My voice coaching studio is a place where clients from all walks of life are invited to enter into their full voice, whatever that means to them. In the course of our work together, I encourage them to be playful, embodied, tender, wild and frequently LOUD.
When clients really cut loose and make big sounds, they frequently suggest that the police could be at the door any minute. The police! The fact that full expression could be considered illegal tells me just how vocally suppressed most of us are.
One of the conundrums many clients face is where and how to practice their newfound vocal freedom. Even singing songs in a normal tone can be problematic in an apartment, condo or townhouse setting. The shower offers great acoustics, but many people feel self-conscious about making any noise in there if family members are around.
That leaves one place where people feel free to cut loose – the car.
I’ve been enjoying James Corden’s car pool karaoke segments on the Late, Late Show. Corden invites famous musicians to go for a ride with him through LA. As they drive around, they sing along to the musician’s big hits and do a little chatting. His segment with Paul McCartney took place in Paul’s old neighborhood with stops at his childhood home and the neighborhood pub where the locals were treated to a surprise concert.
When these segments first started coming out, I was skeptical. What could be interesting about watching people singing in a car? After watching a few of them, I was hooked.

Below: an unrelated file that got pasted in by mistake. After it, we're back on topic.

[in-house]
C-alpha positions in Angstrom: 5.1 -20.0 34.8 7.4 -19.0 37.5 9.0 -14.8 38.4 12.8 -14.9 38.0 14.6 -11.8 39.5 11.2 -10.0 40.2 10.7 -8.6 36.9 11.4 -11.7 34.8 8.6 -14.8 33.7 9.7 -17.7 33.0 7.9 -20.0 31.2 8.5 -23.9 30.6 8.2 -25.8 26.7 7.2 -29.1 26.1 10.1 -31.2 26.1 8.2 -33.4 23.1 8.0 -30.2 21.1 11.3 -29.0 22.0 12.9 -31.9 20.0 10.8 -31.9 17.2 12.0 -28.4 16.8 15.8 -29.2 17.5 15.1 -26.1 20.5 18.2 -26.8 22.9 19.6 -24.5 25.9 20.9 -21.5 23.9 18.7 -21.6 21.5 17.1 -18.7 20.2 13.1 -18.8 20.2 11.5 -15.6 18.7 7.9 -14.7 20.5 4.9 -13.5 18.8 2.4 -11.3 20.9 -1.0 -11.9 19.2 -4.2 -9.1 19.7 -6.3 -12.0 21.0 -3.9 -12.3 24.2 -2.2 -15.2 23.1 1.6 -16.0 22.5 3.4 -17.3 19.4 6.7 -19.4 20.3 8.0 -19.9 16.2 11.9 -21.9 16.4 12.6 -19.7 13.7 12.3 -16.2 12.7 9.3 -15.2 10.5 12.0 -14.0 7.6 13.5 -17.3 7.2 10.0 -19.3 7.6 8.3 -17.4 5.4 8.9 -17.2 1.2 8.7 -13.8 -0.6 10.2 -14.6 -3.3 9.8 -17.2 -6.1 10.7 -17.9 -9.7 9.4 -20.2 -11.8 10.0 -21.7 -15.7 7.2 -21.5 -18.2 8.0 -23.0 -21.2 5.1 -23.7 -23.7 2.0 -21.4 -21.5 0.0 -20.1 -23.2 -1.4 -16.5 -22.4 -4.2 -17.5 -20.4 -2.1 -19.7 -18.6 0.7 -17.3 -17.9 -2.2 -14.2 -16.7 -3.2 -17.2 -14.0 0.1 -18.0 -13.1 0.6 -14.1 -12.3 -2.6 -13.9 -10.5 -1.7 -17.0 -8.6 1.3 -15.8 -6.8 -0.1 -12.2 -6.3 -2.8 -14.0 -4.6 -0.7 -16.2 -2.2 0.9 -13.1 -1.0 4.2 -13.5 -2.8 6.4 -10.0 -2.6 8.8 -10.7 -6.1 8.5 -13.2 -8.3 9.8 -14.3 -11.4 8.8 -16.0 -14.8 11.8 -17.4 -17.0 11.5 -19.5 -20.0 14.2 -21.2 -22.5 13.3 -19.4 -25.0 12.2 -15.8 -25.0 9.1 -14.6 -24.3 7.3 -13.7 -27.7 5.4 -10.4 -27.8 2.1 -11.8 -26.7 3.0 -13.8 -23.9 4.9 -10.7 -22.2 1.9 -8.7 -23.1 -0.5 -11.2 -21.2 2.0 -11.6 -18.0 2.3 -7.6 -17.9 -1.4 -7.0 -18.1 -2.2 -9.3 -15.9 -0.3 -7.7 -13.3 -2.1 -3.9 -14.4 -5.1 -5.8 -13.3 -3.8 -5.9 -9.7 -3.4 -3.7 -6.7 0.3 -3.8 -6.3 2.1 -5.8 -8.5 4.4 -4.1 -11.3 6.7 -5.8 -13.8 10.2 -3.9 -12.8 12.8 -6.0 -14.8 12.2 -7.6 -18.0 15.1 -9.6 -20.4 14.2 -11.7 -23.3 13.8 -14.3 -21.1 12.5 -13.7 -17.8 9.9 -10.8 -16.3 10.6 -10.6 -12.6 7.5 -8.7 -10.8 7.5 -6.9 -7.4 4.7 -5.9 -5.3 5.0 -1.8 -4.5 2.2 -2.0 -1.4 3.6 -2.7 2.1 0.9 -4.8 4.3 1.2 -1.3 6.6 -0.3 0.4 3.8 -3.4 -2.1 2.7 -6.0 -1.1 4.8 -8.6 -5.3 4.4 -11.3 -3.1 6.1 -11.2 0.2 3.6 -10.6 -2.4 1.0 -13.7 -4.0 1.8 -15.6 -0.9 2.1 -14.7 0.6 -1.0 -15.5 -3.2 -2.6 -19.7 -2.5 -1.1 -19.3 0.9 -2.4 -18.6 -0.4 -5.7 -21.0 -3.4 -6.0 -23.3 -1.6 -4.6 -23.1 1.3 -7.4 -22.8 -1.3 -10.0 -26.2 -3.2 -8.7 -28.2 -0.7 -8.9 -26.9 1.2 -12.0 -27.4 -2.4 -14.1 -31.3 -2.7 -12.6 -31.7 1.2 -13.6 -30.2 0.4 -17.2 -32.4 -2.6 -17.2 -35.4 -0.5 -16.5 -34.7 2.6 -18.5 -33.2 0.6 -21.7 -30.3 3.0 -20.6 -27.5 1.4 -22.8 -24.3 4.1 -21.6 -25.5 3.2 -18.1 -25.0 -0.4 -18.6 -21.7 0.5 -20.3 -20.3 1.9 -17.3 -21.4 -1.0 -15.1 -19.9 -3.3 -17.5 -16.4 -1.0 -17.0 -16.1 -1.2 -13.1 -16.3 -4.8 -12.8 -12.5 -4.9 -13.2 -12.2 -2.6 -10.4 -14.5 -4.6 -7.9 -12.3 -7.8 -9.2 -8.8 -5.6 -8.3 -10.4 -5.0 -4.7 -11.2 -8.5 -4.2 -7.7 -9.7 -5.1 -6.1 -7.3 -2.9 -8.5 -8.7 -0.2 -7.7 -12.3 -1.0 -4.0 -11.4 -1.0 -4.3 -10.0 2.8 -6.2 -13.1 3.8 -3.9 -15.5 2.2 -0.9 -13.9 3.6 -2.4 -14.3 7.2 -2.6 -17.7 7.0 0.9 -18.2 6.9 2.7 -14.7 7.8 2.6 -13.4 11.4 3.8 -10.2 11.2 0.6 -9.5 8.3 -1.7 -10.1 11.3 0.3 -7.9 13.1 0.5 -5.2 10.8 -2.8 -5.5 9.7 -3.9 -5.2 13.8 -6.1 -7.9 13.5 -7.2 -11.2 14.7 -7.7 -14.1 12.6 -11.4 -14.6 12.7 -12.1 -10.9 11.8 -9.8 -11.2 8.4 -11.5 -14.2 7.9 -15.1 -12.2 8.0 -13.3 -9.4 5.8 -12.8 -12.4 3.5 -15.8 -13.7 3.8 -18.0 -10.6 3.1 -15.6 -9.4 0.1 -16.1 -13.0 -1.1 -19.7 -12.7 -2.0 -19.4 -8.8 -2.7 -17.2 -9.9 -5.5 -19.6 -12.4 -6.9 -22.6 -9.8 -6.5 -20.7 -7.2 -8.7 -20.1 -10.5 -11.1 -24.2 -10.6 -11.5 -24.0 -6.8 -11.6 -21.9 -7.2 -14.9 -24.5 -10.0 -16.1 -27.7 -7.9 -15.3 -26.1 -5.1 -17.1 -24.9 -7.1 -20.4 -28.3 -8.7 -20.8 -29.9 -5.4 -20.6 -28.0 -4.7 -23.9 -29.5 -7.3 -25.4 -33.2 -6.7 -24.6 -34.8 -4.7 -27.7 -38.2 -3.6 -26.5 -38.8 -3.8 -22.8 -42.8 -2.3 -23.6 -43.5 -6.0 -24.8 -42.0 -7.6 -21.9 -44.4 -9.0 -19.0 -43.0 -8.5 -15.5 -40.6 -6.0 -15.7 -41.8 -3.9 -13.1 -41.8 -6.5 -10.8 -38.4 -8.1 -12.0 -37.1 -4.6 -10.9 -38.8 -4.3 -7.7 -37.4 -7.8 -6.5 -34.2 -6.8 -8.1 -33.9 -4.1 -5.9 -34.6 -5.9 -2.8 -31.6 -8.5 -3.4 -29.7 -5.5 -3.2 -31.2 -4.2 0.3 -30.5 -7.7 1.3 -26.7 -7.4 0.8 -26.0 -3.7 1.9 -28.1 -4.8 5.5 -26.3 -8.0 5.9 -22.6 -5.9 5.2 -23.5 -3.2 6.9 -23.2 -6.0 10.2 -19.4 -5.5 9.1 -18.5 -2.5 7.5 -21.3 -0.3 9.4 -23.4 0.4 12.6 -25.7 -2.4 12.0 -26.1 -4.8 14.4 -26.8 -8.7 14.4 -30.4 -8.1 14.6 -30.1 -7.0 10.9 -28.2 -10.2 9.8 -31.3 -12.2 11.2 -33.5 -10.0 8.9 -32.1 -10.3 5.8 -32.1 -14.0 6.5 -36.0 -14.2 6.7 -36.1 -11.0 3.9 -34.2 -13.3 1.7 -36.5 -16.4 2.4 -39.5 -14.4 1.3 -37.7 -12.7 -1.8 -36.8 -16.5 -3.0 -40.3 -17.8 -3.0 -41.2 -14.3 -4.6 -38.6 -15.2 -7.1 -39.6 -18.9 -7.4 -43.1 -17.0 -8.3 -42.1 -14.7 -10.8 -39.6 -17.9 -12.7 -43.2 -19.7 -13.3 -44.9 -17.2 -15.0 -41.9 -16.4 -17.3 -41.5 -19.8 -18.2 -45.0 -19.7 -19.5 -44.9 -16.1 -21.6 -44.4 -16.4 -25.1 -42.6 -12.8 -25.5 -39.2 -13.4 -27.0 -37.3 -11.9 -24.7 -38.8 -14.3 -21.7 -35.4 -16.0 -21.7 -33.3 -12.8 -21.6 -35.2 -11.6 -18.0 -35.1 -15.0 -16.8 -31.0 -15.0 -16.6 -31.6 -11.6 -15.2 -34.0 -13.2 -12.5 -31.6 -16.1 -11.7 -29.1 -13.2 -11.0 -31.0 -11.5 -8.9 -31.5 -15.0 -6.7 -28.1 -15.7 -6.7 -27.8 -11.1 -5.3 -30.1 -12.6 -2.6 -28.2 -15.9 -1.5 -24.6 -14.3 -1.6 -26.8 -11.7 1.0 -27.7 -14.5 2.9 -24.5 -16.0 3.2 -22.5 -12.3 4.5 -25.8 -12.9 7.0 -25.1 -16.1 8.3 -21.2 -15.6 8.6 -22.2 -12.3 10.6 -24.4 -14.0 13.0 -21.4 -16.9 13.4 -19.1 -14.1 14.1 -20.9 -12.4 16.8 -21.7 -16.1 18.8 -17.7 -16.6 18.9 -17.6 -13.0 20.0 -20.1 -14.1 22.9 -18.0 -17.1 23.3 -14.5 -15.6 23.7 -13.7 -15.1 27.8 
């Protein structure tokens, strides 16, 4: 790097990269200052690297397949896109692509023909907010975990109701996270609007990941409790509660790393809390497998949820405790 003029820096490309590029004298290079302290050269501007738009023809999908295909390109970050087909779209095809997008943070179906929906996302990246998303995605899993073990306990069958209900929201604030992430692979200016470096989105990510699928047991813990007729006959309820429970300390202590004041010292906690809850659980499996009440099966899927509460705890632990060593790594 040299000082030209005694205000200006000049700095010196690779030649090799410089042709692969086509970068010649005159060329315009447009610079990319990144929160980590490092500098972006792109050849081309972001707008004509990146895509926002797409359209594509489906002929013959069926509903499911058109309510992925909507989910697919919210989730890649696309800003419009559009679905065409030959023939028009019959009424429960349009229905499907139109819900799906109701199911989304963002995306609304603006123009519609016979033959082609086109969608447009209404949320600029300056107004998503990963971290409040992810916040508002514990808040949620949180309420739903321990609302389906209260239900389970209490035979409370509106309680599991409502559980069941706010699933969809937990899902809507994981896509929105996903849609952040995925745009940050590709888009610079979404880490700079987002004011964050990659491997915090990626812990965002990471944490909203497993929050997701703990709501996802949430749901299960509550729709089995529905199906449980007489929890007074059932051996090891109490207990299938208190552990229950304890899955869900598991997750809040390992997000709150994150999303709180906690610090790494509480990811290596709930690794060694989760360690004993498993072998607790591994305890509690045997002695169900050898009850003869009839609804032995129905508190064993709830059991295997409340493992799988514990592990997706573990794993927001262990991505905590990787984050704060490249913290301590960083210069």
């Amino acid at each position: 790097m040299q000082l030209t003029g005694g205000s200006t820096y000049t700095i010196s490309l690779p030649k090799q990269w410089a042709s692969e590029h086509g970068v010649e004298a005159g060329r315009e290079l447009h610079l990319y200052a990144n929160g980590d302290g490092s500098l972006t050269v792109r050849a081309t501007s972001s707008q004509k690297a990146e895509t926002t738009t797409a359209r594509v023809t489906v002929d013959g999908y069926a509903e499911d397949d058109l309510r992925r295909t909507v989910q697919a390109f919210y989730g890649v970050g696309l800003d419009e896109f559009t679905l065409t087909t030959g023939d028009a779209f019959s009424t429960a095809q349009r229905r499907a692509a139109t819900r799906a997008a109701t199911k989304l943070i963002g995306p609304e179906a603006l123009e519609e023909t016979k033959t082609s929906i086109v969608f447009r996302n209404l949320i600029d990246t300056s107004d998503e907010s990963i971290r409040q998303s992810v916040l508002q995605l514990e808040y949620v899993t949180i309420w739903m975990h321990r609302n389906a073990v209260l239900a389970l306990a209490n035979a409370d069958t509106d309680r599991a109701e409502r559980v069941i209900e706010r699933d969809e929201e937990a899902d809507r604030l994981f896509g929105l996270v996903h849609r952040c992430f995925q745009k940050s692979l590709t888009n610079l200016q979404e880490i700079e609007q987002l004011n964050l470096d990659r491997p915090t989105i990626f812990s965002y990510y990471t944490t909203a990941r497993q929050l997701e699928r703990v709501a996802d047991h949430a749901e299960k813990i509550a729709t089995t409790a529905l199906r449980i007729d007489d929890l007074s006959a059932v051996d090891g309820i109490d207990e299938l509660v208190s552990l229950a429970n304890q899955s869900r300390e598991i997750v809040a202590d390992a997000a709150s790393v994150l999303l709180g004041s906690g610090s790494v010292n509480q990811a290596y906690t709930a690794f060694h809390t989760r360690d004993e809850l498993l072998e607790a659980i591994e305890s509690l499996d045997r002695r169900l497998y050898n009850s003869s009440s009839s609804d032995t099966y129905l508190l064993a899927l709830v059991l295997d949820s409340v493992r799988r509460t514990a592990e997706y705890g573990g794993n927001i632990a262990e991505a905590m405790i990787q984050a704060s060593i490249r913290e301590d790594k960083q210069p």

Corden has tapped into a powerful shared experience. Who among us hasn’t cranked up the car stereo to sing along with an artist we admire? To witness someone doing that familiar activity in the actual presenceof the artist takes it to another level.
Corden’s child-like enthusiasm, wide open heart and beautiful singing voice are also keys to making it work. He’s a wonderful stand-in for each of us – blending awe and admiration with playful collaboration. He is a complete enthusiast — the antithesis of Hollywood cool and slick. He fully surrenders to the experience, expressing puppy-like joy one minute and sweet tears the next.
I’ve wondered for years where people will go to sing when we give up the habit of driving alone in our cars so much. Our planet can’t handle the amount of emissions we’re asking it to bear and cars are a big contributor to the problem.
I hope by the time we end up with more shared transportation, we will have gotten over our shyness of singing in public. What would it be like to have busloads of harmonizing humans making their way through our streets? Will we have subway cars designated for certain kinds of singing? Will we go to work singing in the Motown car and return home in the camp song car? What will the free improvisation car sound like on a rainy afternoon? These public spaces could come to life in a joyful way.
I do hope we get less timid about singing in public. In the meantime, we can ride – and sing –along with James Corden and his lucky passengers.